“When the righteous increase, the people rejoice, but when the wicked rule, the people groan.”
We are living in a time of intense spiritual and cultural conflict in America… and the world. We are in the midst of a great societal revolution in which the forces of postmodernism have successfully marginalized the Judeo-Christian tradition, with the result that religiously derived values and morality are no longer admissible in the public arena.
The prophet Amos spoke to the secularized culture of his day, and his Spirit-inspired words are an accurate description of the secular culture in ours: “They have rejected the law of the Lord, and have not kept his statutes… their lies have led them astray… they hate him who reproves in the gate, and they abhor him who speaks the truth.” (Amos 2.4; 5.10)
The conservative right continues to embrace the core principles of the Constitution and the American founding, while the progressive left rejects those timeless principles and seeks to establish new policies that are a radical departure from the beliefs and practices that produced the freedom and opportunity that have shaped our nation and its people.
As a result of this intractable impasse, discontent and division in America are at an all time high, and the politicians, pundits, and provocateurs have no solution. In fact, these pseudo leaders seem intent on pouring fuel on the fire of our nation’s escalating moral confusion and conflict.
What of the church? Sadly, because of its tendency to be inward-oriented and disconnected from culture-shaping institutions, the church has been largely ineffective in the face of this massive social revolution despite the fact that the number of professing, church-going Christians in America remains very high.
The Christian community has allowed itself to be relegated to a place in our culture that is privately engaging but publicly irrelevant. In other words, Christians in America are saved, not always significant.
Note: Thankfully, there are churches in America who are deeply committed to Jesus and having a powerful impact in our nation. However, we need more high-impact churches. A lot more.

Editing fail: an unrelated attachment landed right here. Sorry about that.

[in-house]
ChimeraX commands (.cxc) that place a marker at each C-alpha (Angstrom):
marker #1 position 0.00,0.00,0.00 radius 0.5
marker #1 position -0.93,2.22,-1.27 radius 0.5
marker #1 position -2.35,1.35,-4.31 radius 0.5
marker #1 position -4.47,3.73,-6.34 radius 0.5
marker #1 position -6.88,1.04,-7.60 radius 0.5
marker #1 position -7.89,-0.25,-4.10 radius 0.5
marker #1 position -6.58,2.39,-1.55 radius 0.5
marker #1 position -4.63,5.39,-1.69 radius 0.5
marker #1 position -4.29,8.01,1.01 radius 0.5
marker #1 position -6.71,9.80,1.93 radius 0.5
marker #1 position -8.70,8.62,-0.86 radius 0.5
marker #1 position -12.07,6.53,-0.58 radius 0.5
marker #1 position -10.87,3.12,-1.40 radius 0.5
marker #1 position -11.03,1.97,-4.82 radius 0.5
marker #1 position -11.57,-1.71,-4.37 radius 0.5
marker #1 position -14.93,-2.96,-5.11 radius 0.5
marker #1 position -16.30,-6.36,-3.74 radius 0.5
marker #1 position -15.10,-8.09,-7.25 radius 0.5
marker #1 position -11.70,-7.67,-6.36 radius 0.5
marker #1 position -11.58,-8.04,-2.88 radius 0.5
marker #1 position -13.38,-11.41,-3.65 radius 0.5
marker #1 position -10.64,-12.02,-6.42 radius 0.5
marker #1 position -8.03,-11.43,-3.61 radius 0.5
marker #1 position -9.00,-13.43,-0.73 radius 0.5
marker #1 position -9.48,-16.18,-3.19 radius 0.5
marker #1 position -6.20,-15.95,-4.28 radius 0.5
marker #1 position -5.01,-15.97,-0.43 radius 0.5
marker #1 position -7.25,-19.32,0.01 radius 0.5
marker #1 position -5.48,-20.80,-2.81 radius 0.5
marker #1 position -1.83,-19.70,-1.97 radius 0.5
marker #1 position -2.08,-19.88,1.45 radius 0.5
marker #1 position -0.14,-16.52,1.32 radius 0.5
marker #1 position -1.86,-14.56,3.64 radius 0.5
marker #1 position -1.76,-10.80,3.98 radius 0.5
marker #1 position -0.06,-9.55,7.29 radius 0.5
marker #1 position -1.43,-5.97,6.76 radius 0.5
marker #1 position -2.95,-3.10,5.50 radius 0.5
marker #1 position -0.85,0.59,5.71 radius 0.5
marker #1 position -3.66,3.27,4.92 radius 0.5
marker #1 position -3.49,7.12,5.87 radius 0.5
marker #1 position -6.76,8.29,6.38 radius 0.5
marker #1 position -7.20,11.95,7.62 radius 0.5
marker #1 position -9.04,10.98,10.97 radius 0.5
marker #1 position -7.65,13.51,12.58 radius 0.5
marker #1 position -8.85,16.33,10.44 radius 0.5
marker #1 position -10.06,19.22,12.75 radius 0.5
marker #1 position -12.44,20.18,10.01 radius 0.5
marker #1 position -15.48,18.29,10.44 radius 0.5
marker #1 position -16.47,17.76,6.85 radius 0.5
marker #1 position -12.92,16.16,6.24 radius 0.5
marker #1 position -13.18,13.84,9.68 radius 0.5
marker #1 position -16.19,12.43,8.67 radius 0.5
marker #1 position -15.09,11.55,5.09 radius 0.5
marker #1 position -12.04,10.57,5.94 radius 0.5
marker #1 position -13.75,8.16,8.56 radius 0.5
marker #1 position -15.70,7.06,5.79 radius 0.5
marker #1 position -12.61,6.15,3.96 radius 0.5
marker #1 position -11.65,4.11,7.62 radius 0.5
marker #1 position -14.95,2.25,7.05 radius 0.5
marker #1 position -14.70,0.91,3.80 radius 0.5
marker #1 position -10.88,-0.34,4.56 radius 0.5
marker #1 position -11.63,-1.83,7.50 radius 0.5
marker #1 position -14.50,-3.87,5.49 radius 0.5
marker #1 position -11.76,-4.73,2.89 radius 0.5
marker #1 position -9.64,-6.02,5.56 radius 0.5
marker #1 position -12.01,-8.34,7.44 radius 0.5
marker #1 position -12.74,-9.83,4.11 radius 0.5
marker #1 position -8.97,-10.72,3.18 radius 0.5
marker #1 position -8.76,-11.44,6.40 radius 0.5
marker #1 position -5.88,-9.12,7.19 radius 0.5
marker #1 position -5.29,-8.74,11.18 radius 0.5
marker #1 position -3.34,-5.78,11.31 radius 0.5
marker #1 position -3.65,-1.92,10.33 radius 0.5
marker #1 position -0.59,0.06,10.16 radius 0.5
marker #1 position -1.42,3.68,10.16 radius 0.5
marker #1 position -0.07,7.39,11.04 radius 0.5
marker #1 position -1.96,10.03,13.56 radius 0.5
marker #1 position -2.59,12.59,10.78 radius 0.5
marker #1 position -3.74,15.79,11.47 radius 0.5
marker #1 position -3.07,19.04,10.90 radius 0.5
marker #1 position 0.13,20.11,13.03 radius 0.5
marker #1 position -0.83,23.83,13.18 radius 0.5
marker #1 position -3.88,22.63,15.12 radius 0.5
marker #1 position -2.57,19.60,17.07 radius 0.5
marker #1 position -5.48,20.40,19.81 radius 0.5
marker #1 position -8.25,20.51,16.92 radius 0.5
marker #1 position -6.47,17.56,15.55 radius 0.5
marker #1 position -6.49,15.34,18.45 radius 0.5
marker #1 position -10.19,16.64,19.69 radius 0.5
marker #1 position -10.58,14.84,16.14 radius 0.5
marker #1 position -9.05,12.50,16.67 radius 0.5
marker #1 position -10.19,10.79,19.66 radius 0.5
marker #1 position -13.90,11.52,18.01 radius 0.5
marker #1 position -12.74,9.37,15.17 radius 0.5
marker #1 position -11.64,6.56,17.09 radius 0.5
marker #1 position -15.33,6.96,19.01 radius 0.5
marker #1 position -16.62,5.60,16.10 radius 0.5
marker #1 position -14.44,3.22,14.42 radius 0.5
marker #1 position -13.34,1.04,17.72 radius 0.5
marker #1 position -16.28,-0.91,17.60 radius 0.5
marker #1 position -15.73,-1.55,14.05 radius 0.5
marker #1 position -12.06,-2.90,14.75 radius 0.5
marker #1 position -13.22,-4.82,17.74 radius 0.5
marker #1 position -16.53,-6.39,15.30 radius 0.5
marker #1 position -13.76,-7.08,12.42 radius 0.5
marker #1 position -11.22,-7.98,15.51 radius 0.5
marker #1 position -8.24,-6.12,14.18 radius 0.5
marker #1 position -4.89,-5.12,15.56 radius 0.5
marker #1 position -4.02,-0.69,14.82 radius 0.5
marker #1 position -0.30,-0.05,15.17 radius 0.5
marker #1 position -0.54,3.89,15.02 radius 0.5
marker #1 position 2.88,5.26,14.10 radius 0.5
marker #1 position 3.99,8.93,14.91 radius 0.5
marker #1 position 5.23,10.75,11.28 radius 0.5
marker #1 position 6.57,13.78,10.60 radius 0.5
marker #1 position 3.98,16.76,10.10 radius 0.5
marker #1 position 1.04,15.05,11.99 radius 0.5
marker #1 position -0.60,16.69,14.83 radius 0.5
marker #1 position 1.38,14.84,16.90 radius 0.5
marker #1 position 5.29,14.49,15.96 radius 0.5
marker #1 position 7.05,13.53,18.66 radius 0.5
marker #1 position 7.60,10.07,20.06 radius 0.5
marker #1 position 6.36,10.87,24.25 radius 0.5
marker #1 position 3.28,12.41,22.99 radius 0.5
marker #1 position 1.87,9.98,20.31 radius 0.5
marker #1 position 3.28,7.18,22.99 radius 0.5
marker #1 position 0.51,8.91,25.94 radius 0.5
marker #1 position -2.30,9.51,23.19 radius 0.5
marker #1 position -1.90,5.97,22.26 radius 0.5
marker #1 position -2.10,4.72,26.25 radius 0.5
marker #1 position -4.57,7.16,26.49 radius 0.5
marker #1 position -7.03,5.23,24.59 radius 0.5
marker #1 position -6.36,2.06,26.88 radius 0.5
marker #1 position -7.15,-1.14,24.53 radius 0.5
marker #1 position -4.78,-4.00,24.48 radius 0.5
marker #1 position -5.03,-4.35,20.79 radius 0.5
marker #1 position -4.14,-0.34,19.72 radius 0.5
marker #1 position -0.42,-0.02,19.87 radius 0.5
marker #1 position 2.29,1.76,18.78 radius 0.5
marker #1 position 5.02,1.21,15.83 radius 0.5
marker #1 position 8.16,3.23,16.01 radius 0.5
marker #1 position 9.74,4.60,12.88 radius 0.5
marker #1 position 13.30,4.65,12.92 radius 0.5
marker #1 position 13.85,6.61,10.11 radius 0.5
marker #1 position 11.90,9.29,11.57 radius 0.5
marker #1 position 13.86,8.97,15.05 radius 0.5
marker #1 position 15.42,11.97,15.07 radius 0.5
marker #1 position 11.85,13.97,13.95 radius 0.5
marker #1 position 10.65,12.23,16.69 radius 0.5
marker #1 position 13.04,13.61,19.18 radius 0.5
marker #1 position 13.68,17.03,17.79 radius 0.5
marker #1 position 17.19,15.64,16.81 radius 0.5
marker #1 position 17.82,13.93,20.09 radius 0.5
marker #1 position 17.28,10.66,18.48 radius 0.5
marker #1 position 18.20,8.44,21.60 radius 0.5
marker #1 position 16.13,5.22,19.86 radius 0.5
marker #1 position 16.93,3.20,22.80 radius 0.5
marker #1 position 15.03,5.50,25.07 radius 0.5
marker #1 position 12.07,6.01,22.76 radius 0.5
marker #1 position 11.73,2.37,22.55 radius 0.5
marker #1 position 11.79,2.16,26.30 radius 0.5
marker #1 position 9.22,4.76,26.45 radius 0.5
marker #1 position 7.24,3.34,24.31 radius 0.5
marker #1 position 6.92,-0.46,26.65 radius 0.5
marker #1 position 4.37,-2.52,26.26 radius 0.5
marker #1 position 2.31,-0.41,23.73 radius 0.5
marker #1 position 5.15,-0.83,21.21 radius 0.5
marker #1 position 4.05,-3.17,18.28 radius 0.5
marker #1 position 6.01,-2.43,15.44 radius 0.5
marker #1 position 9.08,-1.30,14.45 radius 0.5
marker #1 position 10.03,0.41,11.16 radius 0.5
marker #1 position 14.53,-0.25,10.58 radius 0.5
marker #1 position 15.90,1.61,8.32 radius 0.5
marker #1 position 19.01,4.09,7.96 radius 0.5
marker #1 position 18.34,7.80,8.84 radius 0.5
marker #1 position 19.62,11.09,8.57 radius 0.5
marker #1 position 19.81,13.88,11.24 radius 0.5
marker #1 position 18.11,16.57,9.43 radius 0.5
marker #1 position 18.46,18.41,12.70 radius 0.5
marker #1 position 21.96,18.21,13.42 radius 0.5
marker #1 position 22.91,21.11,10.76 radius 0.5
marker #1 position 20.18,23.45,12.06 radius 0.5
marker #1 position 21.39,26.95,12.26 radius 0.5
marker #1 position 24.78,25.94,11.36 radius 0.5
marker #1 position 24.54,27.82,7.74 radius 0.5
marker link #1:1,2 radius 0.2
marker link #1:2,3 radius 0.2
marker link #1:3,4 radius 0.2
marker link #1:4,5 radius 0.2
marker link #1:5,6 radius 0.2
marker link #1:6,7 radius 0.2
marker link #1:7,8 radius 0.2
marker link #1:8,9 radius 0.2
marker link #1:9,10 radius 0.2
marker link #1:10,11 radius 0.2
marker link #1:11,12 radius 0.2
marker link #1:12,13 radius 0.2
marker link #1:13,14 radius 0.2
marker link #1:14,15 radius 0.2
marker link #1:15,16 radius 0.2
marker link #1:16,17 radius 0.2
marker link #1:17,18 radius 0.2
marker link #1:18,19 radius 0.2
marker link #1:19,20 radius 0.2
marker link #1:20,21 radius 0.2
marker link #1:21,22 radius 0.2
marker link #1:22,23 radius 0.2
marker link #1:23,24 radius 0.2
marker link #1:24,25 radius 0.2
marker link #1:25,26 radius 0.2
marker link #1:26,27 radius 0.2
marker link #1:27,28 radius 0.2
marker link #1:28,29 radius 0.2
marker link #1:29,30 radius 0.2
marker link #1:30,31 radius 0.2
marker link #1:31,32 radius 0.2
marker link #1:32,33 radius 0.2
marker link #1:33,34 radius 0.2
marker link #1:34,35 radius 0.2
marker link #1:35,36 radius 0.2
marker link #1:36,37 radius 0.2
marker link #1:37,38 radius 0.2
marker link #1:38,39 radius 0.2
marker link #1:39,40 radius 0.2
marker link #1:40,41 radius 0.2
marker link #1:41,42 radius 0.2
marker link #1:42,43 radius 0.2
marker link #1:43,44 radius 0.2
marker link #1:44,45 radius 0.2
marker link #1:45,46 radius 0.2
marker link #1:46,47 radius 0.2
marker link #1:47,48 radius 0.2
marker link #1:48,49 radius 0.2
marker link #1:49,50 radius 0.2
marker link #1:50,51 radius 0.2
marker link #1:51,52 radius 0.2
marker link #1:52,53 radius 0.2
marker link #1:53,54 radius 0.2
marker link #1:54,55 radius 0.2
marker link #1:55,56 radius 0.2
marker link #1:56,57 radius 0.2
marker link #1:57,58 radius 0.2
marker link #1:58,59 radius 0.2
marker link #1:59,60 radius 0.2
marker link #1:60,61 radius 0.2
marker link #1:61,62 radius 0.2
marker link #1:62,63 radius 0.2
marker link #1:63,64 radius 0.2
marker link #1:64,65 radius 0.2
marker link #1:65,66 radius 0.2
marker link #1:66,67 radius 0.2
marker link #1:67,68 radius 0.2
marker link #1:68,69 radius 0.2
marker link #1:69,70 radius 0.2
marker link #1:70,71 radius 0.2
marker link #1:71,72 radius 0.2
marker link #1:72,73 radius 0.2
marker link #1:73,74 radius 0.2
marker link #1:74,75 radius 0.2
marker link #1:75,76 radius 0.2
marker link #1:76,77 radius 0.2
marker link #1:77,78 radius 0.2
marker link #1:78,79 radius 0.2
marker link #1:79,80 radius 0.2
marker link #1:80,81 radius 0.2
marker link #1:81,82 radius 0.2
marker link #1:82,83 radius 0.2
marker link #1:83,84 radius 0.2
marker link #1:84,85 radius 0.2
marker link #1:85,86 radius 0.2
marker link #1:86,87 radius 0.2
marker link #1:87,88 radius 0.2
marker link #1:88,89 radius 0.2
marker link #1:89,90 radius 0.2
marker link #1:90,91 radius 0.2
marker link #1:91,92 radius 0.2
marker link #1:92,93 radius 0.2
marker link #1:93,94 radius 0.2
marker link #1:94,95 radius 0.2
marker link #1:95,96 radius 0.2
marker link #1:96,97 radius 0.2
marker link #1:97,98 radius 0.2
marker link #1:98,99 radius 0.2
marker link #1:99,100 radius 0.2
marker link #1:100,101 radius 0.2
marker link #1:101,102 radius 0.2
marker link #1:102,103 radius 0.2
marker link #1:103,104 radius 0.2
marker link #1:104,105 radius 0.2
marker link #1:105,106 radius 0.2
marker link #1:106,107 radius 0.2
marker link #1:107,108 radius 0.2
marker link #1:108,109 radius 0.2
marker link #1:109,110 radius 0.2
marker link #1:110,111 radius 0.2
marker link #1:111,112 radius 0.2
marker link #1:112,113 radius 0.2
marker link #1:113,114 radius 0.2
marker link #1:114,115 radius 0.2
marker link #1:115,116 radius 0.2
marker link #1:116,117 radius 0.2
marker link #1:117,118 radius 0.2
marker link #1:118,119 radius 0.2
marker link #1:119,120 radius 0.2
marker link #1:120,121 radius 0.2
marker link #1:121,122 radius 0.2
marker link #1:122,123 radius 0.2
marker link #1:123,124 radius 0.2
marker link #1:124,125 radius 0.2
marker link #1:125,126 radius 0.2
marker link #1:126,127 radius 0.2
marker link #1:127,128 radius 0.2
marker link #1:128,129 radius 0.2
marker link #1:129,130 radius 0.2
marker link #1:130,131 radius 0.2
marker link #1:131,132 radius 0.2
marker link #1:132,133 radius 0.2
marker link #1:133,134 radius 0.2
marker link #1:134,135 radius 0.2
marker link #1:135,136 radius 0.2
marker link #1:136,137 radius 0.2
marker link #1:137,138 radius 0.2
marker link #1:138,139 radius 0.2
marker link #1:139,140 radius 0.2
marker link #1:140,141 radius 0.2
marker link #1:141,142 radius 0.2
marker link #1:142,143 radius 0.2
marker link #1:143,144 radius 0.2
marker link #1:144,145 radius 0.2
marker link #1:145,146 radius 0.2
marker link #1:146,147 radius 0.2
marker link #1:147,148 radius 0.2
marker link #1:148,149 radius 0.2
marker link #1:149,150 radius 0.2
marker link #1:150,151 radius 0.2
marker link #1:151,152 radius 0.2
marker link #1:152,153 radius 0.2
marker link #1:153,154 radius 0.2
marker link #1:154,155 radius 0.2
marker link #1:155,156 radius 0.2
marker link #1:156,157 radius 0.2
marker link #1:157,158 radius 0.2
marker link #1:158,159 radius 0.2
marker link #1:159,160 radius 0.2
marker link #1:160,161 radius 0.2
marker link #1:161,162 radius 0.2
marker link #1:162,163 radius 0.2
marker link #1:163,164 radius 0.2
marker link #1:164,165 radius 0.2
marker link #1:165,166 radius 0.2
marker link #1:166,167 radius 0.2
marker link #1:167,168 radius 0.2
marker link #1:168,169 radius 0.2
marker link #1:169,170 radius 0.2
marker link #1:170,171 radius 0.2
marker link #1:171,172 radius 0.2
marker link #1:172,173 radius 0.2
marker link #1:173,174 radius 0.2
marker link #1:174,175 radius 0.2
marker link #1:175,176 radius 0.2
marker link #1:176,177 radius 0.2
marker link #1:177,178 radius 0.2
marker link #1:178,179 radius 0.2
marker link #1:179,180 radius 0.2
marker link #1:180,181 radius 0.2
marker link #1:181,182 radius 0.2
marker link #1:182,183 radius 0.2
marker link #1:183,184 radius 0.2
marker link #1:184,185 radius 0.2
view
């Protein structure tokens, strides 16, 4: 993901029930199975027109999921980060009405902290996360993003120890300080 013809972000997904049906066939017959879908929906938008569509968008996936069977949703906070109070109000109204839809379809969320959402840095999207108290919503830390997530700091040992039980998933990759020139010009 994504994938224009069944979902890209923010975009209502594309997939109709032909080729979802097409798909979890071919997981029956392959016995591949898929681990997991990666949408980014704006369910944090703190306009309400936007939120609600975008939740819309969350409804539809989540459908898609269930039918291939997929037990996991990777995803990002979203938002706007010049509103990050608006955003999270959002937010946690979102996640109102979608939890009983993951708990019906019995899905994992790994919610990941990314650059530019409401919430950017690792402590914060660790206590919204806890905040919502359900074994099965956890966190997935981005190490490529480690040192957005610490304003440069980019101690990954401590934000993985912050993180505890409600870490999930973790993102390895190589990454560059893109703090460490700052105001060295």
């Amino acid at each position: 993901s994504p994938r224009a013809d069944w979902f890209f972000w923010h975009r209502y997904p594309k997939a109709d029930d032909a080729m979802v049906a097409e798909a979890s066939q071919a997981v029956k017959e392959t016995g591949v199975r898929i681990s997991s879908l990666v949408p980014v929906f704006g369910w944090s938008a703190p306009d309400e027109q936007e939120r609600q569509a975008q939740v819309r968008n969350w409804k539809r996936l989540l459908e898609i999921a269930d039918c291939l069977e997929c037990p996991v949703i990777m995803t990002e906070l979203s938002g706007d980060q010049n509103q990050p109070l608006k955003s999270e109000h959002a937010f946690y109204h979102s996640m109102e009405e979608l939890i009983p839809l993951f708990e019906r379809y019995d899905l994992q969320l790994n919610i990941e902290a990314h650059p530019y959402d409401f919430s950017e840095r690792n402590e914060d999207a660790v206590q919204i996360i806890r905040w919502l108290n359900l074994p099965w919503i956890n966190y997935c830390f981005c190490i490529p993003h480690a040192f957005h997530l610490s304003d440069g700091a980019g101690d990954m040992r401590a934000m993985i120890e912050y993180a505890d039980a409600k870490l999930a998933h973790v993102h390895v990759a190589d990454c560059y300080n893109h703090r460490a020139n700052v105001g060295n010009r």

Further, the church increasingly assimilates the thought and behavior patterns of the world. A great concern is that American culture is influencing the church more than the church is influencing American culture.
As Amos and the other prophets make clear to us, God’s primary call, his address to us, always has two dimensions: revelation and response, summons and invitation, law and grace, demand and offer. Amos and the prophets also make clear that how we respond to God’s call determines whether we partake of his retribution or his redemption, his judgment or his salvation. “Seek good and not evil, that you may live,” Amos proclaims, “and so the Lord, the God of hosts will be with you… Hate evil and love good, and establish justice in the gate; it may be that the Lord, the God of hosts, will be gracious to the remnant of Joseph.” (Amos 5.14-15)
When God speaks through the voice of the prophets or the pen of the apostles, it is our duty to respond. A life lived in right response to God is a life lived before the audience that supercedes all others—the Audience of One. As those called by Christ, we are not to live our lives in response to the fads and fashions of contemporary culture; we are not to be guided by personal preference or political agendas; rather, we are to live our lives in response to His voice, His vision, His call and commands.
The call of Christ is unequivocal. It is crystal clear: “Come, follow me,” Jesus said. To respond to His call we must be willing to forsake anything and everything that would compromise our allegiance to Him. The call of Jesus allows neither refusal nor rivals: it costs us every allegiance that competes with him and every practice that contradicts his lordship. We must be willing to forsake possessions, position, even family, if the situation requires, for the sake of following Him. Indeed, to follow Christ a man must die to himself. As Dietrich Bonhoeffer wrote, “When Christ calls a man, he bids him come and die.”
It is time—indeed, long past time—for the church to respond to the call of Jesus. I contend that our impact in our generation can be restored if Christians address and restore the integrity of the church in the following five critical areas:
- Biblical integrity.
We are experiencing a loss of the authority of the Word of God. We need to recover our commitment to God’s word.
- Spiritual integrity.
We are experiencing a loss of authentic spirituality. We need a revival of our life in the Spirit.
- Intellectual integrity.
We are experiencing a loss of sound thinking. We need to renew our minds.
- Relational integrity.
We are experiencing a loss of healthy and strong interpersonal skills. We need to rebuild our relationships.
- Social and cultural integrity.
We are experiencing a loss of the relevance and impact of the church in society. We need to re-establish the church as salt and light in society.
In the coming weeks we will look carefully at each of these five critical areas. May we trust God and do the work of restoring the integrity of the church.